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Montaigne and Shakespeare : The Emergence of Modern Self Consciousness (Hardcover) (Robert Ellrodt)
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This book is not merely a study of Shakespeare's debt to Montaigne. It traces the evolution of self-consciousness in literary, philosophical and religious writings from antiquity to the Renaissance and demonstrates that its early modern forms first appeared in the Essays and in Shakespearean drama. The book points out an anticipation of the dissolution of the self in some modern authors. However, contrary to postmodern assumptions, this early calling into question of the self did not lead to a negation of identity. Montaigne acknowledged the fairly stable nature of his personality and Shakespeare, as Dryden noted, maintained 'the constant conformity of each character to itself from its very first setting out in the Play quite to the End', which proves true even when an evolution is perceptible as in Hamlet, Macbeth and Lear.The historical development of subjectivity is also traced in the apprehension of time, culminating in the Essays and in the Sonnets. The presence of the new currents of sceptical thought in Montaigne's Essays and in the 'problem plays' of Shakespeare, emphasised in recent studies, is acknowledged, but tempered by their constant adherence to permanent humanistic values: truth, friendship, tolerance for 'the other', sympathy for men of low birth and the destitute, an aversion for all 'inhumanity' and an interest in 'essence' and 'transcendence'.This illuminating volume will appeal to all students of literature, and any reader with an interest in the evolution of modes of thought.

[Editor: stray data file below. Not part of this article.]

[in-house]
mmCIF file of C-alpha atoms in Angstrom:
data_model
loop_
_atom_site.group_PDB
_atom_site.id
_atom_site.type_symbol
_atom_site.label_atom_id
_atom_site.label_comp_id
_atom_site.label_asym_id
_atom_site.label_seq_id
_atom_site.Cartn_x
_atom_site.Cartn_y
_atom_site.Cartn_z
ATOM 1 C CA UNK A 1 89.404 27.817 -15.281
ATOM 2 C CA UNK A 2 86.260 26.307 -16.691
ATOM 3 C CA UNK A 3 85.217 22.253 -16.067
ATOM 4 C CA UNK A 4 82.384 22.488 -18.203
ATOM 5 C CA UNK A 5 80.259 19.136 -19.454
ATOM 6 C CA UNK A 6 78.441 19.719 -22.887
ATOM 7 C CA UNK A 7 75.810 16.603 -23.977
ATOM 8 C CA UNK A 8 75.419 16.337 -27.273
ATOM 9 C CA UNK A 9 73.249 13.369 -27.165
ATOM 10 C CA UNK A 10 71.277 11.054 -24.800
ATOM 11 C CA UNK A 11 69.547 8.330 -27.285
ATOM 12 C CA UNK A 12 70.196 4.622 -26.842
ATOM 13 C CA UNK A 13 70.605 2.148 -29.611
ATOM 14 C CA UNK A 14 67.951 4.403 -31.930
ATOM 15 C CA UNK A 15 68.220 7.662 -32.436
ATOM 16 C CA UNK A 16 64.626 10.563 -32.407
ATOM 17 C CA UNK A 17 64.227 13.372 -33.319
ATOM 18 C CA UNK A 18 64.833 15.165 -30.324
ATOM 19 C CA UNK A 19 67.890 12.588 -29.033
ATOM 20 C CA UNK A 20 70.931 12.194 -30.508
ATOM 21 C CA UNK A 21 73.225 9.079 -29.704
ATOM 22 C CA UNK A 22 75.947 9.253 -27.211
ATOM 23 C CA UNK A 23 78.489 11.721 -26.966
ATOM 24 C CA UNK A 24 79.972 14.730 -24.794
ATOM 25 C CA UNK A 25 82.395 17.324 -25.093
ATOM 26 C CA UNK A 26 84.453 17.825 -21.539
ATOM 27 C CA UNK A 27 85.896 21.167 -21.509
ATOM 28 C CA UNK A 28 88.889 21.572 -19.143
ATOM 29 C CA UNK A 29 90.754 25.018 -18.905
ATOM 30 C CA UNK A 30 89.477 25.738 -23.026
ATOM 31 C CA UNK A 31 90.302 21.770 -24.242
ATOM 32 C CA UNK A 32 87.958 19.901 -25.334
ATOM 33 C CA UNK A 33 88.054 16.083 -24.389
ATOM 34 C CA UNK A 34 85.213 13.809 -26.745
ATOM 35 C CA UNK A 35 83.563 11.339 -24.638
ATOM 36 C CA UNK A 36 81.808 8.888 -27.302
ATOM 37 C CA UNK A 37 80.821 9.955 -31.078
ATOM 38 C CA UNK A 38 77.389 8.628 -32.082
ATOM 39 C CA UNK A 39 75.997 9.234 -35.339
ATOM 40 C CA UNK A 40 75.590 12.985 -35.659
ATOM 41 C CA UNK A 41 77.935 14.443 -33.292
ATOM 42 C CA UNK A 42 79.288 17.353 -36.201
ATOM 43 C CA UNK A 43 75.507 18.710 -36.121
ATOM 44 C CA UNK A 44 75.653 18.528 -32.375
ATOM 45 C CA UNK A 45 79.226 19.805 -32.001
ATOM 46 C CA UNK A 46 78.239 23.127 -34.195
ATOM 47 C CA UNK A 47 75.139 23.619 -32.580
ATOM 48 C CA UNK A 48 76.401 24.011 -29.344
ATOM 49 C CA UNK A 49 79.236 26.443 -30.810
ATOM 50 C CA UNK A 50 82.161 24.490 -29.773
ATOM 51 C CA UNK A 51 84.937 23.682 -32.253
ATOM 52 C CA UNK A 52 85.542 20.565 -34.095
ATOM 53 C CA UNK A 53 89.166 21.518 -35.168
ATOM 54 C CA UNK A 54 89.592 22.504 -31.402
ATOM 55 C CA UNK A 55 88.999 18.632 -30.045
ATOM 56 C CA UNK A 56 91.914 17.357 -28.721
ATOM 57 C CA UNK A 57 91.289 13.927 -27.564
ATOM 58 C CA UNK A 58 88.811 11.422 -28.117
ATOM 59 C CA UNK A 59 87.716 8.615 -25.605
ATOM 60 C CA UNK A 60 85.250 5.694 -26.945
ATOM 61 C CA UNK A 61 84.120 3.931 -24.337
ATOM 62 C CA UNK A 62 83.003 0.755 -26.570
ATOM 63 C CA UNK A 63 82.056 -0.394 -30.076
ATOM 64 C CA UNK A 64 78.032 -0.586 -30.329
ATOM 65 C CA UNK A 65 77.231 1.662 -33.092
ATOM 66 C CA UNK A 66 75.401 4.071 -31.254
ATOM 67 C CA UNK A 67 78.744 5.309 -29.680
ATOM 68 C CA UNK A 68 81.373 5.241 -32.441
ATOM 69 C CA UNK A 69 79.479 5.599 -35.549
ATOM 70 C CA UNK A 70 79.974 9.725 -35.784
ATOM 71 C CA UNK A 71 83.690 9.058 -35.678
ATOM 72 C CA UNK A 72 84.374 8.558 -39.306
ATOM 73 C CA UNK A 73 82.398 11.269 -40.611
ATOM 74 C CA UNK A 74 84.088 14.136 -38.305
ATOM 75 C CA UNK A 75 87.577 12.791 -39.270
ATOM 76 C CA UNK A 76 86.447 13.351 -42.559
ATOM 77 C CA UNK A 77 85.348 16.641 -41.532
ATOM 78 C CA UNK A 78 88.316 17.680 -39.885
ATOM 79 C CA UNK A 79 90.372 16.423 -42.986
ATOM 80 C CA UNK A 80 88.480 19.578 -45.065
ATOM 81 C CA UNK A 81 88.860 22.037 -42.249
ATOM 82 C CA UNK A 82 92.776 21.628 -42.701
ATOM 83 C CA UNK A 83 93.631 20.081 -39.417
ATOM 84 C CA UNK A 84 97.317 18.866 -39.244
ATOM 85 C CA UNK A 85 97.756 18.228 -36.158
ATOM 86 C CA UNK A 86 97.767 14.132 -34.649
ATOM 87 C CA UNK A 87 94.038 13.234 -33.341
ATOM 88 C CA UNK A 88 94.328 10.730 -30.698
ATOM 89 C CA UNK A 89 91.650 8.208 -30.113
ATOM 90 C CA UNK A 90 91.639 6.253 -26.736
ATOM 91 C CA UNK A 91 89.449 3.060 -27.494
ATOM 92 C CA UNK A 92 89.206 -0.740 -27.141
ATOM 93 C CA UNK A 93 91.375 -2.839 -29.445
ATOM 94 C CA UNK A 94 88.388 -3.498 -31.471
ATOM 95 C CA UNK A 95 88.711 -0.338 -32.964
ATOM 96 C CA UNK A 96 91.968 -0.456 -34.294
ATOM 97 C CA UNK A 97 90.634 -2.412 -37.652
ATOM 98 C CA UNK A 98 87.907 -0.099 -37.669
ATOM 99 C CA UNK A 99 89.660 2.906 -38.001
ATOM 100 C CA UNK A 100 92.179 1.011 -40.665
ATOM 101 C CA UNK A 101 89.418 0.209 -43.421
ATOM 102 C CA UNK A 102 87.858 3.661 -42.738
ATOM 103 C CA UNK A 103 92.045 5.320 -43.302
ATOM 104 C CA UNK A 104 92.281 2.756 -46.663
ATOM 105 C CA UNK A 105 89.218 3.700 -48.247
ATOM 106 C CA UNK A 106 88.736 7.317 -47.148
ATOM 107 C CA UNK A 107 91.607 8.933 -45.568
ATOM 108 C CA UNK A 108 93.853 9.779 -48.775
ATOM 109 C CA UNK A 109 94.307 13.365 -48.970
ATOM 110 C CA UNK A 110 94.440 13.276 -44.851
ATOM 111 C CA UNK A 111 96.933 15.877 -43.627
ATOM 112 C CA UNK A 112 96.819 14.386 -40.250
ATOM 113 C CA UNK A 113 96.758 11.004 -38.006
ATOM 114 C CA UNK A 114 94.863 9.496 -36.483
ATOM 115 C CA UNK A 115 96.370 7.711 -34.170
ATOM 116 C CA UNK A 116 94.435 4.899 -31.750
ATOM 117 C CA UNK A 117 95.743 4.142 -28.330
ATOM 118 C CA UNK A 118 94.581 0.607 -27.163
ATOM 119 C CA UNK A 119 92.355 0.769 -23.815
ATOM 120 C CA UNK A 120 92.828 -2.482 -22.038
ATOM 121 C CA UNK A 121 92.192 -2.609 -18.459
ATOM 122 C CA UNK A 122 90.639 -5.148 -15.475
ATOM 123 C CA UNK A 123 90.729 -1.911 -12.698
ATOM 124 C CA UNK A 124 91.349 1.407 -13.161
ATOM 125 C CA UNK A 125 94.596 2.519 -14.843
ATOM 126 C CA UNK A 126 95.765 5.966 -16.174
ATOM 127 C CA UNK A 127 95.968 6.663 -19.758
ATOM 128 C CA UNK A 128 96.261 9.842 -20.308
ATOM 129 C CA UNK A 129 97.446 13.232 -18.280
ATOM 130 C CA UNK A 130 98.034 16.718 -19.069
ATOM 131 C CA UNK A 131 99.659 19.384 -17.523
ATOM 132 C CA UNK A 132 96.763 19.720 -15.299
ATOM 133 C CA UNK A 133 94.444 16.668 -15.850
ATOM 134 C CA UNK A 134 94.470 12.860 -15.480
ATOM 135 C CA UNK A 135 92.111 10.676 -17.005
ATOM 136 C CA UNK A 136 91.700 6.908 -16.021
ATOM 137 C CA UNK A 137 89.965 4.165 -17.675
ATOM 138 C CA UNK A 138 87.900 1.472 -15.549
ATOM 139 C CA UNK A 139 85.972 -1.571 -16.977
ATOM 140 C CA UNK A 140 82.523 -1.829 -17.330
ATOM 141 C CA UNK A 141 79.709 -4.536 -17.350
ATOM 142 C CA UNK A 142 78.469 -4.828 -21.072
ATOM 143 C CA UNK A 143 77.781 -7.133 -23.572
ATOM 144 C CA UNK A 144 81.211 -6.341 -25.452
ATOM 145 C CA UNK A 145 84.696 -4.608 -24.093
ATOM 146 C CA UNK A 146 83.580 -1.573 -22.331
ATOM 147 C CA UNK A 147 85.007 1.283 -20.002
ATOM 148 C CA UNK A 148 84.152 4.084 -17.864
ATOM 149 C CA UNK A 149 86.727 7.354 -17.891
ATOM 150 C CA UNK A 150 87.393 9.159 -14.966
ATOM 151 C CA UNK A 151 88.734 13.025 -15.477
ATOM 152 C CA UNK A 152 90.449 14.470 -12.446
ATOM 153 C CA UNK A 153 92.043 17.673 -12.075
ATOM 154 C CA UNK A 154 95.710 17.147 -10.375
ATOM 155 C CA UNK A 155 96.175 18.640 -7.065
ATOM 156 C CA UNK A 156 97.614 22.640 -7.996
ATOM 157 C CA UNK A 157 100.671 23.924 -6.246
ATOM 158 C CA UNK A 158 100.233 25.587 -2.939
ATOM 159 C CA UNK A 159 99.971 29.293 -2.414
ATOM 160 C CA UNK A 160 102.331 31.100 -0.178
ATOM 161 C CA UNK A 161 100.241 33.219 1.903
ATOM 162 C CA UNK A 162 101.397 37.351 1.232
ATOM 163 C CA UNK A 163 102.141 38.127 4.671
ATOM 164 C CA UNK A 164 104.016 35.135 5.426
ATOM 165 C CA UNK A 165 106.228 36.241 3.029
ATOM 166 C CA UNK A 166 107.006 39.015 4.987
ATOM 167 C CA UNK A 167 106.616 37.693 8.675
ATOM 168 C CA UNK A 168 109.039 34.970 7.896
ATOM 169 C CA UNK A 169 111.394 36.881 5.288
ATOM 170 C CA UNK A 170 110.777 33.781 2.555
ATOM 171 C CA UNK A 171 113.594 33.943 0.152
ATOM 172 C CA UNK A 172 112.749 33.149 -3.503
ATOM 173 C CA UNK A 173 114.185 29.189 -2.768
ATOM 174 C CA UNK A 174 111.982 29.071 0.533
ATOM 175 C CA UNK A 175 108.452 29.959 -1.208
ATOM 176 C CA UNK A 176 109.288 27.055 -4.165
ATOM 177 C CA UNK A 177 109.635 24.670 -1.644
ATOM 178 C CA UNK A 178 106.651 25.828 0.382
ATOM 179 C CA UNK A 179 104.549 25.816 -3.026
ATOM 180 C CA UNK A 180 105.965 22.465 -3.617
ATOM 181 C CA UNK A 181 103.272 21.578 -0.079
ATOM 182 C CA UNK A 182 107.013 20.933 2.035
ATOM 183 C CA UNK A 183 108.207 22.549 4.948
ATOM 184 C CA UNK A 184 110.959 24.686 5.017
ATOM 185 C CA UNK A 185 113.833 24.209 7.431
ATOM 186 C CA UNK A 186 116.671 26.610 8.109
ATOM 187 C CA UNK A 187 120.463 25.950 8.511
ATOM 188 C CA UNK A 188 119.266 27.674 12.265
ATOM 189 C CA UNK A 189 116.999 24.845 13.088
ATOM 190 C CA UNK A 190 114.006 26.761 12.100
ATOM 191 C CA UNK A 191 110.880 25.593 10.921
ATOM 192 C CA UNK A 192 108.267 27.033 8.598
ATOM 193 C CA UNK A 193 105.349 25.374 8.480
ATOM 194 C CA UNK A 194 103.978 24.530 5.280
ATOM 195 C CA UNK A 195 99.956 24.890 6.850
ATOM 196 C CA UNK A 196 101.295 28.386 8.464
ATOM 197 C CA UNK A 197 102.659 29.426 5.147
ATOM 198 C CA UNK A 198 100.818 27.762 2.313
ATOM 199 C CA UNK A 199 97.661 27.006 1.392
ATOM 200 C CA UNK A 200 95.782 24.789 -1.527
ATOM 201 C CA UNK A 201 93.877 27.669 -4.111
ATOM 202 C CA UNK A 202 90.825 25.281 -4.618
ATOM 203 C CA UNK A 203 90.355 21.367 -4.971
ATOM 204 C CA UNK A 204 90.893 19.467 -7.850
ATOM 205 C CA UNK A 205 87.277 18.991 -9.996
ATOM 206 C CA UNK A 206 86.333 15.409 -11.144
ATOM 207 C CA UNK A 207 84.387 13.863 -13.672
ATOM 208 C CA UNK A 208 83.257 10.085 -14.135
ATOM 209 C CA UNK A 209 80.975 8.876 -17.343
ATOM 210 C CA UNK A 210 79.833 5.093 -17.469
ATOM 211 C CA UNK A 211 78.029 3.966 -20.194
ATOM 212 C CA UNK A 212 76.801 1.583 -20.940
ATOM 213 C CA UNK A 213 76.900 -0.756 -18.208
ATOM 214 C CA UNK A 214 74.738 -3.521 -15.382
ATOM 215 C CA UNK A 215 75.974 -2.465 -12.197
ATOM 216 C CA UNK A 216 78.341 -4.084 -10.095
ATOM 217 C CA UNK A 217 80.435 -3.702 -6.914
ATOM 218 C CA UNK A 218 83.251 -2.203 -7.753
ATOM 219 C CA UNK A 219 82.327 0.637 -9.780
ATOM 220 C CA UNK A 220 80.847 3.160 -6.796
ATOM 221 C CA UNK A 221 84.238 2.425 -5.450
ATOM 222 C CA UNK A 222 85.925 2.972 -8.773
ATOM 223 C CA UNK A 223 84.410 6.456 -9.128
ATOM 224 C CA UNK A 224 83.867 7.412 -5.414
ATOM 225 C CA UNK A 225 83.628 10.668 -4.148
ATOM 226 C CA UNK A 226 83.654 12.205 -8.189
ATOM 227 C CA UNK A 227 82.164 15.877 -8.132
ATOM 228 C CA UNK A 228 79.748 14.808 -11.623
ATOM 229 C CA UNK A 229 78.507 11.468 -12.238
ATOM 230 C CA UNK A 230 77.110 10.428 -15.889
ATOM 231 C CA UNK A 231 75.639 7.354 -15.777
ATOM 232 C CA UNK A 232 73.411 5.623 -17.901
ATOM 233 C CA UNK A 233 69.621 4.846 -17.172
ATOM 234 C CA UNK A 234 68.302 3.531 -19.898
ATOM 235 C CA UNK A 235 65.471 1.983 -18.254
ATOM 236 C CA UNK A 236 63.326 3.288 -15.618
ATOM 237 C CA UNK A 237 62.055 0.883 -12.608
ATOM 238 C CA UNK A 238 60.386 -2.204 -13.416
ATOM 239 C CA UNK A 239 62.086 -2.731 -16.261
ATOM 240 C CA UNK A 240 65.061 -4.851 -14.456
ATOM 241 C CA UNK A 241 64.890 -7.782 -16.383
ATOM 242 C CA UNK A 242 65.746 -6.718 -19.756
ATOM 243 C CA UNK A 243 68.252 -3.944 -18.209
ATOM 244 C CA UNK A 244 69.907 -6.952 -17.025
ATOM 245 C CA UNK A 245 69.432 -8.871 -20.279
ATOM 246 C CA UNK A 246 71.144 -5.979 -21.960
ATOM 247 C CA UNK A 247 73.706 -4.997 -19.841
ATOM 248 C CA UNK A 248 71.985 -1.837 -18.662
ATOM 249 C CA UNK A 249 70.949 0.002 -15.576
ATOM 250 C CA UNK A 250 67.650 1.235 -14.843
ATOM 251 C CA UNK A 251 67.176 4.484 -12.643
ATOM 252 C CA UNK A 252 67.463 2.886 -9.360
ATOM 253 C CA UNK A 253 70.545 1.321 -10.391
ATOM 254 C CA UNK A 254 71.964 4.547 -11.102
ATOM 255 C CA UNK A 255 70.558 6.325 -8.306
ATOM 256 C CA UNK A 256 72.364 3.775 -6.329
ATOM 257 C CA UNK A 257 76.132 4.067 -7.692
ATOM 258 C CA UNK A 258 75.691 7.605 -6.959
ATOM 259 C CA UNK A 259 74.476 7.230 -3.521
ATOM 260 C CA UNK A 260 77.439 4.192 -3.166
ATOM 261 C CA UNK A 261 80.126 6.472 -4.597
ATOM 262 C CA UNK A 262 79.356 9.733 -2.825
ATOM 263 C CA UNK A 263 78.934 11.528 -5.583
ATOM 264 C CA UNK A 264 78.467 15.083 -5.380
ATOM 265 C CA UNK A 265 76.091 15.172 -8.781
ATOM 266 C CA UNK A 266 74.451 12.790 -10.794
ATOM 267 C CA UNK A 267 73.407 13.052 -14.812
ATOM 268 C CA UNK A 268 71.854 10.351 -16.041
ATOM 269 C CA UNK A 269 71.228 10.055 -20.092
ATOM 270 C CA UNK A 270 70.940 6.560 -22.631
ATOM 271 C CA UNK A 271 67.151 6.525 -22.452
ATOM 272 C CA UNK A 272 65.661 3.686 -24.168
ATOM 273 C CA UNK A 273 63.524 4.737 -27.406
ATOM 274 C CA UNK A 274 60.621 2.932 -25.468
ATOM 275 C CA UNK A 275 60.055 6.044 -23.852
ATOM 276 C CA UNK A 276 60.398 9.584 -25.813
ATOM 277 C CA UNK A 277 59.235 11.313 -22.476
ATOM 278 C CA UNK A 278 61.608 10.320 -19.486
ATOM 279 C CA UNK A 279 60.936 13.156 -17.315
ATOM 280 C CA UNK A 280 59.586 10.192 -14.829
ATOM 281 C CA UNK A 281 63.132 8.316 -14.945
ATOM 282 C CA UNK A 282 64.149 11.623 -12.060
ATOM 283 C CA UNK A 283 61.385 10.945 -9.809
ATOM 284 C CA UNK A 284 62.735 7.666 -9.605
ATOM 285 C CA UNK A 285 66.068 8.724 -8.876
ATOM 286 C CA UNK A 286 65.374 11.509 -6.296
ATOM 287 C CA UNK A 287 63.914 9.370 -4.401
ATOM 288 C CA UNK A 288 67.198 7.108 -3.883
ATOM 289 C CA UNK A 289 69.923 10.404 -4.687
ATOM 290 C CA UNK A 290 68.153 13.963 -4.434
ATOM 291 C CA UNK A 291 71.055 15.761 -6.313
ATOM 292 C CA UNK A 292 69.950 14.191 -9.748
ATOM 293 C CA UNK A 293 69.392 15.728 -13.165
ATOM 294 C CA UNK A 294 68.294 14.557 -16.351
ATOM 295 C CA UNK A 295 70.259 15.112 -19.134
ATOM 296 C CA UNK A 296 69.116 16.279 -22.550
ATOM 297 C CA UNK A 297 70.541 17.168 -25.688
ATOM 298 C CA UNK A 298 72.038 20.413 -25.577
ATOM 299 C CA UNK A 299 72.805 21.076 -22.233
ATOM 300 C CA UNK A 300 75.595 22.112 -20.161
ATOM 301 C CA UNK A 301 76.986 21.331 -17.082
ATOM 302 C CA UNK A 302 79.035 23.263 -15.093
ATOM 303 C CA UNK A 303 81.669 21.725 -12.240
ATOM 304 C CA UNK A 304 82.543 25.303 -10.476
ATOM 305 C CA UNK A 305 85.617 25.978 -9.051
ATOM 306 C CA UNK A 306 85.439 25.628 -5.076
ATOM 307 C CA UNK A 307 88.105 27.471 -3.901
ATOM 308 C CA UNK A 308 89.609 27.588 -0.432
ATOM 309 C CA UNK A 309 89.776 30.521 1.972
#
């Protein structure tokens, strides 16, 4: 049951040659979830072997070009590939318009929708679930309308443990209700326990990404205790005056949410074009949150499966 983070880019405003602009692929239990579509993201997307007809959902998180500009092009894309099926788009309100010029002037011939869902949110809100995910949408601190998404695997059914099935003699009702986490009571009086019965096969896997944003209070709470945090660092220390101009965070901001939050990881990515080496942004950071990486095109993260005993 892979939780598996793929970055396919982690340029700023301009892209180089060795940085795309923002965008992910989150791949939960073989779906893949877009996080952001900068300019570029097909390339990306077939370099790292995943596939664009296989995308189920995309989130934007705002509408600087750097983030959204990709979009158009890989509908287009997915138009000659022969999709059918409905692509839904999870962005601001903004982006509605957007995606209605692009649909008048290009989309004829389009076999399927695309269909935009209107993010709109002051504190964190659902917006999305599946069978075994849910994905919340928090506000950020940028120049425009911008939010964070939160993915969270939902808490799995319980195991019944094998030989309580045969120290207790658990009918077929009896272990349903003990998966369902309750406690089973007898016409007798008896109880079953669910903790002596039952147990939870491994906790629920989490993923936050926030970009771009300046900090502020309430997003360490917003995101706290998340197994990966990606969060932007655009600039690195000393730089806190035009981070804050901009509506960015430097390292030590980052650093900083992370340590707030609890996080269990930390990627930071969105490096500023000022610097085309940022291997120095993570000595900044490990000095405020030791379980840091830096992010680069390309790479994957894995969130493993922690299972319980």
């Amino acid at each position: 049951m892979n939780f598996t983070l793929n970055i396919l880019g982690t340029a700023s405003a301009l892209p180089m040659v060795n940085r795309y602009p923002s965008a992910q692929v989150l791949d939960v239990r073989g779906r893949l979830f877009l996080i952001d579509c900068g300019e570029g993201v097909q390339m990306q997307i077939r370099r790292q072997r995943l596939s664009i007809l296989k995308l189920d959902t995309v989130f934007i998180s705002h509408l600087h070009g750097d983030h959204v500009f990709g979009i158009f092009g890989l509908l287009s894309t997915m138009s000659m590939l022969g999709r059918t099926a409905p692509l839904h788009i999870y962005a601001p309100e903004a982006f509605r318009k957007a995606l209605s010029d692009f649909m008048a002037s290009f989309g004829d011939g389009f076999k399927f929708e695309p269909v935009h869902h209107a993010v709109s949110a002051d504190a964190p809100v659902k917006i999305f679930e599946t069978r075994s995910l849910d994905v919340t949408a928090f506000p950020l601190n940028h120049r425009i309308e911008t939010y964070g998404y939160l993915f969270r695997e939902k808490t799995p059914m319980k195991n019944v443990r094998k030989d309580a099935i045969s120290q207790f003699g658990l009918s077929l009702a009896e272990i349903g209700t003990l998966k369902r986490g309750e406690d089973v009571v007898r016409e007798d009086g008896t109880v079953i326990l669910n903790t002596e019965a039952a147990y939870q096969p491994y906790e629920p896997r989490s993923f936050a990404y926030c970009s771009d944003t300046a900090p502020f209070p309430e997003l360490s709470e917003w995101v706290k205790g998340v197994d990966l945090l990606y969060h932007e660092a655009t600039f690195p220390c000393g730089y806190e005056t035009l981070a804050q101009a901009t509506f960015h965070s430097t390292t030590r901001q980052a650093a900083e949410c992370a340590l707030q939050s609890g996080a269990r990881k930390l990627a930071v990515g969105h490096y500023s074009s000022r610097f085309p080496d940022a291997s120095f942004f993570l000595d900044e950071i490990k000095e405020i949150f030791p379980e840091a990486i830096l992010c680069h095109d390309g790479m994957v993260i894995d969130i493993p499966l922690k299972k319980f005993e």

Genre: Literary Criticism
Publisher: Manchester Univ Pr
Author: Robert Ellrodt
Street Date: July 1, 2017
Item Number (DPCI): 248-42-5646
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